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Album: The Food Of Love Project
Label: Autolycus
Tracks: 12
Website: https://www.facebook.com/autolycus-records-1582233588767896

This compilation-cum-concept-album was curated by Sebastian Reynolds and Tom McDonnell, commissioned to mark the Oxford Shakespeare Jubilee, a key contribution to last year's commemoration of the 400th anniversary of Shakespeare's death, which explored the dramatist's enduring legacy. Gathered together for the project are a dozen artists working at the fringe of folk music, some of these (Flights Of Helios, James Bell, Stornoway, Brickwork Lizards) being representatives of Oxford's thriving music scene. Their adaptations and interpretations are often quite radical, and atmosphere is sometimes predominant over song expression or traditional style. A spectral, almost ghostly atmosphere that seems to reach its tentacles out down the ages through a prescient wyrd-folk of our own age that invokes its own kind of contemporary relevance and accentuates the timelessness of the texts and themes. Having said that, some of the artists are also keen to observe the feel, the ambience, if not the actualities, of "period performance" - Alasdair Roberts' take on Caleno Custure Me references a recording by the celebrated countertenor Alfred Deller, for instance, and the vocal rendition of Fortune My Foe (by Brickwork Lizards) is suitably eccentrically ornamented.

Familiar songs and music are often presented in an unfamiliar light - the unearthly pervasiveness of the Greensleeves melody appears to have been conjured out of Thomas Truax's toybox (a veritable Tardis of sounds), while the Irish love song Eibhlín A Riún is transformed into a sonorous, weirdly layered miniature by Stornoway, and a rustic banjo brings an air of antiquity to Nathaniel Mann and Nick Castell's hallucinatory deconstruction of Peg-a-Ramsay and Yellow Hose (from Twelfth Night). The same play provides the source for Farewell Dear Love, which receives a majestic, stately performance from Rob St, John accompanied by Pete Harvey's swooning cello lines. Another highlight comes with Scottish singer Kirsty Law, who breathes a delicate, subtly decorated Strength In A Whisper above a haunting drone accompaniment. The most abstract, spaced-out interpretation comes from The Children Of The Midnight Chimes, who take on Oh Death, Rock Me Asleep (whose original poetic source was allegedly written by Anne Boleyn while awaiting her beheading… spooky!). Perhaps the most thorny reworkings of the project are the disc's bookends, both sprawling, almost subliminal experiences whose hypnotic power demands close attention. At the other extreme, the most orthodoxly folky of the tracks is James Bell's nimble, honest take on Tom O' Bedlam, (which naturally uses the Nic Jones arrangement).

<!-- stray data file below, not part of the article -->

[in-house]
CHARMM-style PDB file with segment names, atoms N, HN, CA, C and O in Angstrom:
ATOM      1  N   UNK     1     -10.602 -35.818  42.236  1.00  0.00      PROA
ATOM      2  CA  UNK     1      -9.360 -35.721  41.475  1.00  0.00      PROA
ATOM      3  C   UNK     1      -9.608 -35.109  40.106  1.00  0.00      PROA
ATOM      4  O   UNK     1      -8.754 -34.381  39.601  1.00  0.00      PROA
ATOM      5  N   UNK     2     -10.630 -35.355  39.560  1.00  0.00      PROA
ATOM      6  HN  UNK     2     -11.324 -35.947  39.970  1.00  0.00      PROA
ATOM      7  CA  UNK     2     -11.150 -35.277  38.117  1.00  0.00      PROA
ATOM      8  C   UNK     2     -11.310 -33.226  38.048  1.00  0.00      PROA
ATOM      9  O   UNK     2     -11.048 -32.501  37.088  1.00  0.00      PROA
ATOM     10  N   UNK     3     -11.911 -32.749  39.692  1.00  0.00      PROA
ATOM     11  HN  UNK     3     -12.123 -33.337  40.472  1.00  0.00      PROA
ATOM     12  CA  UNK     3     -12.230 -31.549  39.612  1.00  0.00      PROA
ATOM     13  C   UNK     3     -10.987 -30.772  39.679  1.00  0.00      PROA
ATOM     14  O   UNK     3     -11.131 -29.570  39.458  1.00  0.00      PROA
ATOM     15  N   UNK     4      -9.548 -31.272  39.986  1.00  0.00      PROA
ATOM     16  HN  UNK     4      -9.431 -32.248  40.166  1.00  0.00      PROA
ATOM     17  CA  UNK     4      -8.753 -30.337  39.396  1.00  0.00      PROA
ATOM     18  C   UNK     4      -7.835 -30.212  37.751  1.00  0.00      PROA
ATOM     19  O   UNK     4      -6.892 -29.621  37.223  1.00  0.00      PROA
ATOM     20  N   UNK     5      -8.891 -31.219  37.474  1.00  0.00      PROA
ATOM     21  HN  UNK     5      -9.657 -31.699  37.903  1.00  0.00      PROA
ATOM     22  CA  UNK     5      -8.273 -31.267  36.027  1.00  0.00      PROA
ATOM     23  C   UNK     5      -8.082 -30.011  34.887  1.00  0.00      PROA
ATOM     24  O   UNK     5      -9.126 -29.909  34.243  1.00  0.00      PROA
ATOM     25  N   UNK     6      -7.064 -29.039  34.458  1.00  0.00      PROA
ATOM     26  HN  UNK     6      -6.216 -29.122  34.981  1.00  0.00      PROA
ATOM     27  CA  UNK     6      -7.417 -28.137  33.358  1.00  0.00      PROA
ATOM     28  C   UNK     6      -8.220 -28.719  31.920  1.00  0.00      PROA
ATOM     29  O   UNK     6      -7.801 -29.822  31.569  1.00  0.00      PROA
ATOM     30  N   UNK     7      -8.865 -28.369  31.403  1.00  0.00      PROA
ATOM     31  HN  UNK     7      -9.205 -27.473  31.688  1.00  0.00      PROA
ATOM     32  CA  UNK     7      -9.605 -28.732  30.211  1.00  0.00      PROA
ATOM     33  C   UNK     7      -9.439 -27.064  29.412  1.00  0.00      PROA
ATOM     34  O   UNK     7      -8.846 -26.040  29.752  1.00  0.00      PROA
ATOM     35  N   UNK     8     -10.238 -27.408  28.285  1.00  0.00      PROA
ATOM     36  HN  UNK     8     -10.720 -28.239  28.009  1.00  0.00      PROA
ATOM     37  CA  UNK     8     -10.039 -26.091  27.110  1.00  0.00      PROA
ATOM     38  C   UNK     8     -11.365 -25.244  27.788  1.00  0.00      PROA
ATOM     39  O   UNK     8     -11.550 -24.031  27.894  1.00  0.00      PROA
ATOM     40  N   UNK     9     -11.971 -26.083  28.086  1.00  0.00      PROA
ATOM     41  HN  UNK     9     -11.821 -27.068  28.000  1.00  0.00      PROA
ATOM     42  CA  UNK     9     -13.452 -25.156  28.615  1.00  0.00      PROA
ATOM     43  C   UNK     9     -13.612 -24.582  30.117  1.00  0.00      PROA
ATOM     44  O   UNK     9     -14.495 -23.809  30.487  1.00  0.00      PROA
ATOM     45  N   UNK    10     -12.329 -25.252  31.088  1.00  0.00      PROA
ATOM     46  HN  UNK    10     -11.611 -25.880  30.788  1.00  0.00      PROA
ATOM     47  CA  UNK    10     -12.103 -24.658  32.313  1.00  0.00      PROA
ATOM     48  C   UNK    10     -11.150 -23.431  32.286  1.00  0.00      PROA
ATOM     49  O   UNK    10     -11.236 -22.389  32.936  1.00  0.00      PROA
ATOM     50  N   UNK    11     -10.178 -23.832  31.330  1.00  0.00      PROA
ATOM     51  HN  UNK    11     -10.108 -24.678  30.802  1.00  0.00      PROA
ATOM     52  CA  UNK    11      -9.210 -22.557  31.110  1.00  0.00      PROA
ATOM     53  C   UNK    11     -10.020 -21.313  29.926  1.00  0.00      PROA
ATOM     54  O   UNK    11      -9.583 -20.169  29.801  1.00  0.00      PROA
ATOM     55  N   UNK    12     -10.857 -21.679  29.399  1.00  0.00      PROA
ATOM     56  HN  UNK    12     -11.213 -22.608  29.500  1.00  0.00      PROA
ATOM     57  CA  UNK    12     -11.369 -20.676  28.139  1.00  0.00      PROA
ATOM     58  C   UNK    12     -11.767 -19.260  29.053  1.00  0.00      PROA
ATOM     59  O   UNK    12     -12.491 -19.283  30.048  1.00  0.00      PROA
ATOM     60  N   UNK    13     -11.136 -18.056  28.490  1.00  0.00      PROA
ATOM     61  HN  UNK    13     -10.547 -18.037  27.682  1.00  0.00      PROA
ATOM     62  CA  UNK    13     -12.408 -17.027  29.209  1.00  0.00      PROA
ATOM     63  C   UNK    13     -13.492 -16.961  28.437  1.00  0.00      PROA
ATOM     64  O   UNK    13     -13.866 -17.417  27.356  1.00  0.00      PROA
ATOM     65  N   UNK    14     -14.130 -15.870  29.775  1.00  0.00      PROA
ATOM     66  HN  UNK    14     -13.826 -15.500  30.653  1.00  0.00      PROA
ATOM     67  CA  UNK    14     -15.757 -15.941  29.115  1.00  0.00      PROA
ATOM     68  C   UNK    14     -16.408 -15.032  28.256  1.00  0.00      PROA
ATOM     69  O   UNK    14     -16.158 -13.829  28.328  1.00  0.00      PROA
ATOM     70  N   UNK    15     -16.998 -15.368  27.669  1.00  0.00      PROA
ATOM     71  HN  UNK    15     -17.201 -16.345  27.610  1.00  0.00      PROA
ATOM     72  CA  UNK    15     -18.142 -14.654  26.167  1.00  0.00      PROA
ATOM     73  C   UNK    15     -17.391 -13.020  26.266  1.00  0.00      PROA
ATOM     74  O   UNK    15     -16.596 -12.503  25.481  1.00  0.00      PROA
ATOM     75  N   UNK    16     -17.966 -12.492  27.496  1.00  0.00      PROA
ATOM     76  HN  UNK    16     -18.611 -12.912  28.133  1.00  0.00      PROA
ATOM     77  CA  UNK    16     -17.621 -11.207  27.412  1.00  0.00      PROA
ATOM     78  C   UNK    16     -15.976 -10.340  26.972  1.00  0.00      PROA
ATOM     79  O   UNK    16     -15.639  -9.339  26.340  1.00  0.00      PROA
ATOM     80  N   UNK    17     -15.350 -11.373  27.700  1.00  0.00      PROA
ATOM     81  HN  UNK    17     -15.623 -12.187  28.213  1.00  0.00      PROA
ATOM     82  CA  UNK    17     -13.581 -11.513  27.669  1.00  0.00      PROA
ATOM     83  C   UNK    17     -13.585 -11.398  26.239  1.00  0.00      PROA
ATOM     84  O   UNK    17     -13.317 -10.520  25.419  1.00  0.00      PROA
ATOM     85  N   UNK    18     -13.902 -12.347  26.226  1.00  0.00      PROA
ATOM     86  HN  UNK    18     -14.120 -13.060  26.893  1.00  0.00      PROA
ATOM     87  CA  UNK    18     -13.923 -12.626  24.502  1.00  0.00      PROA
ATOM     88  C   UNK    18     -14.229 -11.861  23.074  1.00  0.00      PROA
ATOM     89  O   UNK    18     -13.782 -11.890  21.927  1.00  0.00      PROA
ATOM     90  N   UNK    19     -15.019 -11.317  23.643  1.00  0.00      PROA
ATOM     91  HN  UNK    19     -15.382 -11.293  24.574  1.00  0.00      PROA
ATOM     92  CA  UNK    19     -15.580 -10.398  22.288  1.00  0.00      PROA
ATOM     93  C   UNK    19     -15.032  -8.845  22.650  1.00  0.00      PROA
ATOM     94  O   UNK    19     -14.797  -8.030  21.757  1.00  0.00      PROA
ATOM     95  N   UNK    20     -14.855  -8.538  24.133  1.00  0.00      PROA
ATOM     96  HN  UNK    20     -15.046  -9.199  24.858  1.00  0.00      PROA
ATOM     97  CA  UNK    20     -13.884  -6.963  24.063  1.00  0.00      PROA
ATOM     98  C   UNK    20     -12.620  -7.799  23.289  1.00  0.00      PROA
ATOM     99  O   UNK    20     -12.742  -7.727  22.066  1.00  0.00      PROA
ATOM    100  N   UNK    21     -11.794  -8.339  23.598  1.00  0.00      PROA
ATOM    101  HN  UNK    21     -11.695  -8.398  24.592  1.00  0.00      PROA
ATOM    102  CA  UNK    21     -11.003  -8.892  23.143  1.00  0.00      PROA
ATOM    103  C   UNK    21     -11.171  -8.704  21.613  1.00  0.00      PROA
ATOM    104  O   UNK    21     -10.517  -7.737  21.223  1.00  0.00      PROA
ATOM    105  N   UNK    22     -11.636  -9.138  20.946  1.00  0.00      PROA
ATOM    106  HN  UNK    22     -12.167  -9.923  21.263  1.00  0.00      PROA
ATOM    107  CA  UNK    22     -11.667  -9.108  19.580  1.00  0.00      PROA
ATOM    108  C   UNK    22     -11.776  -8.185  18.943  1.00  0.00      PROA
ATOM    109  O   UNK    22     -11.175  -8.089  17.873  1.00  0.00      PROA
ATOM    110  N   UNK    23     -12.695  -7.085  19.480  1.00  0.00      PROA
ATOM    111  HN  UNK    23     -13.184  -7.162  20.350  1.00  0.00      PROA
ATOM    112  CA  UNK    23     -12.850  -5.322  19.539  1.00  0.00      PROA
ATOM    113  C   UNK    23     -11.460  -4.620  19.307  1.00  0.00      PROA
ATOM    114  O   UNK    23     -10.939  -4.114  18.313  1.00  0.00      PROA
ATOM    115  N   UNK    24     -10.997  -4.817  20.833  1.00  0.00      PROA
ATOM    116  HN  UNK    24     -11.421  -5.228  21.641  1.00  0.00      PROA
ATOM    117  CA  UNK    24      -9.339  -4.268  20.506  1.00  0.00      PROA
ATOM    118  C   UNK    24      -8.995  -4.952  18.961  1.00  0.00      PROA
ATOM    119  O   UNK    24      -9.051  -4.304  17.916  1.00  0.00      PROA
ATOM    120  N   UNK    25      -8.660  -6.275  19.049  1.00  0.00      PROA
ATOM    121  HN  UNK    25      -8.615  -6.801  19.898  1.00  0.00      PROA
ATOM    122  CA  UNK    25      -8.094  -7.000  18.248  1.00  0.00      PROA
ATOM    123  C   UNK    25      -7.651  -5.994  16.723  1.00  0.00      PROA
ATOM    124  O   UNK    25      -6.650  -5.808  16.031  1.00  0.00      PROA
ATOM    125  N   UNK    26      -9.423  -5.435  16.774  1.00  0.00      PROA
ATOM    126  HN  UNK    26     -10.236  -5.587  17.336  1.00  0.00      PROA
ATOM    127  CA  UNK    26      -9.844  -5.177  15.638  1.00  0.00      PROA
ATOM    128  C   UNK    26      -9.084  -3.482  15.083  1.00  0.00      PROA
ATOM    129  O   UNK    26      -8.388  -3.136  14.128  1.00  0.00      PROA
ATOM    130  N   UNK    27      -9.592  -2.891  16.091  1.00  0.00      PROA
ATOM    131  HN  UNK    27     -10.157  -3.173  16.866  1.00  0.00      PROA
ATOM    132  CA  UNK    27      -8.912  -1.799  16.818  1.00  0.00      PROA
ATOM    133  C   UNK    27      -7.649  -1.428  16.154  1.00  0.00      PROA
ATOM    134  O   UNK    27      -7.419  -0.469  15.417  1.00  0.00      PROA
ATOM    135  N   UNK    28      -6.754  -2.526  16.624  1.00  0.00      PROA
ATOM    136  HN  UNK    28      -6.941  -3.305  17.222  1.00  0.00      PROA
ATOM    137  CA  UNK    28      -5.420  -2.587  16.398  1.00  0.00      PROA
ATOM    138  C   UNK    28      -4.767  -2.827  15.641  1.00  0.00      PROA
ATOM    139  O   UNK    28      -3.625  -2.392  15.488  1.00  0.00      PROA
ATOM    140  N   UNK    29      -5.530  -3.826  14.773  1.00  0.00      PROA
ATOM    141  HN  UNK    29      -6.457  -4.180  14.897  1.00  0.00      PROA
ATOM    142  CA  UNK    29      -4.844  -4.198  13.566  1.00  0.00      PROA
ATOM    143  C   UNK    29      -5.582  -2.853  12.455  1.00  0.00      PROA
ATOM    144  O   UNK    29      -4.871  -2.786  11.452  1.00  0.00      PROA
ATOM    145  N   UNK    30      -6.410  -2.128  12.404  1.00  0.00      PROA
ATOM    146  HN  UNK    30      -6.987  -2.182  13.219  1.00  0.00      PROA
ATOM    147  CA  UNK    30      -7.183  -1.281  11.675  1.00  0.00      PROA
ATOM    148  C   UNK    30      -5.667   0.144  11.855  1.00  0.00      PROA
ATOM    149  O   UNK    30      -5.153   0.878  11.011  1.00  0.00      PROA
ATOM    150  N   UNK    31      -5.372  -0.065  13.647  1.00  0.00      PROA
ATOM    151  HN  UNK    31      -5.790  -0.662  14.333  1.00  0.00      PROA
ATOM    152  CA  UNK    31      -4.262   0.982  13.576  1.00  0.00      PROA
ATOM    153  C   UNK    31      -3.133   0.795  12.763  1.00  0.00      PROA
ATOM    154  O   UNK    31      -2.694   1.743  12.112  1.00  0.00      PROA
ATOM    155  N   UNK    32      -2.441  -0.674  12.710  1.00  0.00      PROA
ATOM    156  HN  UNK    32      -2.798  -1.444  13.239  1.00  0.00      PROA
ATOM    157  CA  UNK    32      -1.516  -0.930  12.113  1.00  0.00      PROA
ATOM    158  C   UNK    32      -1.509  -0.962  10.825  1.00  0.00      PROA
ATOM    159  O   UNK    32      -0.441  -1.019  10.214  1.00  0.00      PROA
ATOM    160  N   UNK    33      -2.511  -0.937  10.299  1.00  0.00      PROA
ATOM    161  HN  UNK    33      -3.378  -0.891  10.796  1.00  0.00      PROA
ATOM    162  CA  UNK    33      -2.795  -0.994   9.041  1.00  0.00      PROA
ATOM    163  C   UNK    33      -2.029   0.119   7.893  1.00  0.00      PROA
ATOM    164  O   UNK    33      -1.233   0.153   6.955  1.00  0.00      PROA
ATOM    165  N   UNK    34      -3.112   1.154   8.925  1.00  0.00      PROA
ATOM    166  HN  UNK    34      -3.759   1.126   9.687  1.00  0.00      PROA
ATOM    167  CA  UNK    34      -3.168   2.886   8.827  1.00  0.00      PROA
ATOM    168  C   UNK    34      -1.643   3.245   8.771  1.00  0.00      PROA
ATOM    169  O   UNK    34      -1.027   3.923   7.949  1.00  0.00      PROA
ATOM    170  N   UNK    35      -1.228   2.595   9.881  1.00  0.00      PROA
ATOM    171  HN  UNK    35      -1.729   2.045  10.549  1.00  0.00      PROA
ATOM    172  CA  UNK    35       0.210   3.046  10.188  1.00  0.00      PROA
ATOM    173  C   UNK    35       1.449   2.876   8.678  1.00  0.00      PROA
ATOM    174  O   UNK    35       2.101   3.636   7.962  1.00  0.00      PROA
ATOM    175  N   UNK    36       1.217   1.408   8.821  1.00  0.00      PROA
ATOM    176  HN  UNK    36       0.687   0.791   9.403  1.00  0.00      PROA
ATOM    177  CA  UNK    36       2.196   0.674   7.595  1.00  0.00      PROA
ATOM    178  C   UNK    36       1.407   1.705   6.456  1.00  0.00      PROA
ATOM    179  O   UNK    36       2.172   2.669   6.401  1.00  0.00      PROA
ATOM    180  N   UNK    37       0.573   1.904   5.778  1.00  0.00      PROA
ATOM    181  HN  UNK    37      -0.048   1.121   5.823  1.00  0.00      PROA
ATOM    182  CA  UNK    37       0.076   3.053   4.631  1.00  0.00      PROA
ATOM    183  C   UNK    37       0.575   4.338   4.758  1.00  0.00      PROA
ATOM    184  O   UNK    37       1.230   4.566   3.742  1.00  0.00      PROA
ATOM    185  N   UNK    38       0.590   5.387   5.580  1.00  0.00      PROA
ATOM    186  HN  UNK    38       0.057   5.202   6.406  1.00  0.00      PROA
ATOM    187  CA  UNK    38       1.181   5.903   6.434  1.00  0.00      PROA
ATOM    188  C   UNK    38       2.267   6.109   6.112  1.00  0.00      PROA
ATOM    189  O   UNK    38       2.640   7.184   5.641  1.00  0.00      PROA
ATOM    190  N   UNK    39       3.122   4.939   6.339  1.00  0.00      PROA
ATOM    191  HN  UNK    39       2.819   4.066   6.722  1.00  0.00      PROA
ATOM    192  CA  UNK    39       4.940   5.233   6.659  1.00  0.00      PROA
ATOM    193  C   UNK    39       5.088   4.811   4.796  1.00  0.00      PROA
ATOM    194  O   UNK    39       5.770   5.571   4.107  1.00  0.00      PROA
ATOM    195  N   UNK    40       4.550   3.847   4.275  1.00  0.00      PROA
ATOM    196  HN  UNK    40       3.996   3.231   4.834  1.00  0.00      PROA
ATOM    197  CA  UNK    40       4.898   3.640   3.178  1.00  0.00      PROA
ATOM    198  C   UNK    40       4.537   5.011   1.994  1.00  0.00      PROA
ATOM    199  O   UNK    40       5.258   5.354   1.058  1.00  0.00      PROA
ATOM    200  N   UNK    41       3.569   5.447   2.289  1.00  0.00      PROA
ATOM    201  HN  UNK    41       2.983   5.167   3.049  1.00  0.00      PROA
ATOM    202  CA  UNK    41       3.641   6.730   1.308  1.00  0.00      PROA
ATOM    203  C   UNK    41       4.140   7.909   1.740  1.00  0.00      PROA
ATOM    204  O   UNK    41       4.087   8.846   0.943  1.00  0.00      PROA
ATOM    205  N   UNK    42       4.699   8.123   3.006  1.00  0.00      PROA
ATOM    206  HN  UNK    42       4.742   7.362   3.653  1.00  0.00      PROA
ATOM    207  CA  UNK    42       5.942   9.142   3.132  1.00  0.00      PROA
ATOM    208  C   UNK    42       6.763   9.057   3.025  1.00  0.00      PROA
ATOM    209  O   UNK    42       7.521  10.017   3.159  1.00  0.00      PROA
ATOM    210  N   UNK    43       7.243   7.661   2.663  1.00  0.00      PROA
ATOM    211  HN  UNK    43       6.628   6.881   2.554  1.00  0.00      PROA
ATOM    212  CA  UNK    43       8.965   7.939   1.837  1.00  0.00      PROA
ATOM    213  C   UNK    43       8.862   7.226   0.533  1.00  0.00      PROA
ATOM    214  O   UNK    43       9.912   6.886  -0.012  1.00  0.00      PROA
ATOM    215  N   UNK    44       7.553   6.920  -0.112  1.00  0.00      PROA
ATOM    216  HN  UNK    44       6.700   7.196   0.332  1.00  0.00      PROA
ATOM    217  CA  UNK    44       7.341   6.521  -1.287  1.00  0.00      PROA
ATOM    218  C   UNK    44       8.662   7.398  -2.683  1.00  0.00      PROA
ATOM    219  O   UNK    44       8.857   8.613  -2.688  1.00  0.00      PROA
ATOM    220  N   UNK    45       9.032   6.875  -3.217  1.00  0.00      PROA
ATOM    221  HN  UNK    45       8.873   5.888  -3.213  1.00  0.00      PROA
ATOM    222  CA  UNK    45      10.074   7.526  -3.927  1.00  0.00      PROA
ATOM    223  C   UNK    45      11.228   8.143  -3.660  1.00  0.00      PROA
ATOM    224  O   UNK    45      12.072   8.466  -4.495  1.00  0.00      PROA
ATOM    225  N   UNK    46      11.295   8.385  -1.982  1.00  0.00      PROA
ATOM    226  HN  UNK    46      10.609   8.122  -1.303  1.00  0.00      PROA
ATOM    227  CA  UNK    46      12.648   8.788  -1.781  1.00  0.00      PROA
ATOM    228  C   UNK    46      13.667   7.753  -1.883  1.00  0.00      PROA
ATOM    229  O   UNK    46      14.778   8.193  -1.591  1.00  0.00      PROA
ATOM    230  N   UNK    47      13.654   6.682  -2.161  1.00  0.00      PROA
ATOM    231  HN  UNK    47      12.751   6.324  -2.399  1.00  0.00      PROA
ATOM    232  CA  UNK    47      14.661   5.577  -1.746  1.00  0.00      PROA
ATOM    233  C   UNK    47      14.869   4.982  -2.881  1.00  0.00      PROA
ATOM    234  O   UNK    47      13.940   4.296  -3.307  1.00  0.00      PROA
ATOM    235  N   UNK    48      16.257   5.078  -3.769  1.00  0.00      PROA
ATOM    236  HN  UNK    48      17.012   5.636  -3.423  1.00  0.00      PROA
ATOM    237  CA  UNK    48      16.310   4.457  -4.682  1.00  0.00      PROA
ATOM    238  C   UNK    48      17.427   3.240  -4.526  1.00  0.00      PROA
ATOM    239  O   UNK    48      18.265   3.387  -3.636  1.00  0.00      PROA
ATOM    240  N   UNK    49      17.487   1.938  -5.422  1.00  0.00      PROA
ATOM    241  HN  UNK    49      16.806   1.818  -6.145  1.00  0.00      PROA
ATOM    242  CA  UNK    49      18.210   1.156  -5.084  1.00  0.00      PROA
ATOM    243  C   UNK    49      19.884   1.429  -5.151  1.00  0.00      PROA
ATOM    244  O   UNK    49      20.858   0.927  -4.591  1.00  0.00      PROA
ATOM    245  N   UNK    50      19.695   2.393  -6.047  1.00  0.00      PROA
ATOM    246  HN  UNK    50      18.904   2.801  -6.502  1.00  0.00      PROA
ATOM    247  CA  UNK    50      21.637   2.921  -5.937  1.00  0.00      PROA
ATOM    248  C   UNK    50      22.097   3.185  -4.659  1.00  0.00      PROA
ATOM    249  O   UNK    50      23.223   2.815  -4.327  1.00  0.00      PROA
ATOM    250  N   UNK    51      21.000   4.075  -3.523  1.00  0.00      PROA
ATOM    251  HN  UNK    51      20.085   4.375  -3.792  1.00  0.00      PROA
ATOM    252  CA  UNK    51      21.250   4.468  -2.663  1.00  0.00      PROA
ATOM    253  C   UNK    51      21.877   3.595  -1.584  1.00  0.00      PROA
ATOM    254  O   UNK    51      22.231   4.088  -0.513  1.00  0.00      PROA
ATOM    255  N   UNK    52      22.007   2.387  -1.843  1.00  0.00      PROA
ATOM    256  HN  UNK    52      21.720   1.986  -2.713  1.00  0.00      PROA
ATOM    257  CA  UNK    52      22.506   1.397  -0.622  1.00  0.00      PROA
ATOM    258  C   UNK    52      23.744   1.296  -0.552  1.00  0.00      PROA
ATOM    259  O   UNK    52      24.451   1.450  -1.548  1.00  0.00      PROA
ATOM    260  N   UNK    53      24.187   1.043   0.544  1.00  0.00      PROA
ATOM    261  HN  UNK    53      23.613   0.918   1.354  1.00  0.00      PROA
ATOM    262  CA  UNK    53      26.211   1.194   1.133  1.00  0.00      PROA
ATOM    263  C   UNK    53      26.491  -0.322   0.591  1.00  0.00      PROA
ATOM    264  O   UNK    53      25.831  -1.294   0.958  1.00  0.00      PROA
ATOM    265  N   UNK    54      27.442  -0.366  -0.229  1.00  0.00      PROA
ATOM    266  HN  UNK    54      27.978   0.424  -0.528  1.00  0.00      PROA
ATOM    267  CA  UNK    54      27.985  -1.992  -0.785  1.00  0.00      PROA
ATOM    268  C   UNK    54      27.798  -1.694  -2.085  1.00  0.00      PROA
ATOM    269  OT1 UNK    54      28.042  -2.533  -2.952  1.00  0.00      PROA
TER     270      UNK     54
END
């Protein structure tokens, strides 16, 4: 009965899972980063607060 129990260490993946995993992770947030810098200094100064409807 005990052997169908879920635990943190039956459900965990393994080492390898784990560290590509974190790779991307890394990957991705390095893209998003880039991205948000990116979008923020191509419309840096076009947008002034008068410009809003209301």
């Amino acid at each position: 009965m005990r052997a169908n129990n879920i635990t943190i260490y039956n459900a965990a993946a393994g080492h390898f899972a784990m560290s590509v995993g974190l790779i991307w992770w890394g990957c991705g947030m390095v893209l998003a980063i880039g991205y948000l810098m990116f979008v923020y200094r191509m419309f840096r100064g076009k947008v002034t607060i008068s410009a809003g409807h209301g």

As a footnote, the album is dedicated to the memory of John Renbourn, whose presence might have graced the project (he had committed to participate) had he not tragically passed away in 2015.

In an era of ultra-accessible celeb-bedecked tributes and over-obvious celebratory albums, The Food Of Love project is a breath of fresh air, a revelatory collection that (irrespective of the absence of its "title song" from the tracklist) more than anything else entreats us to "play on".

David Kidman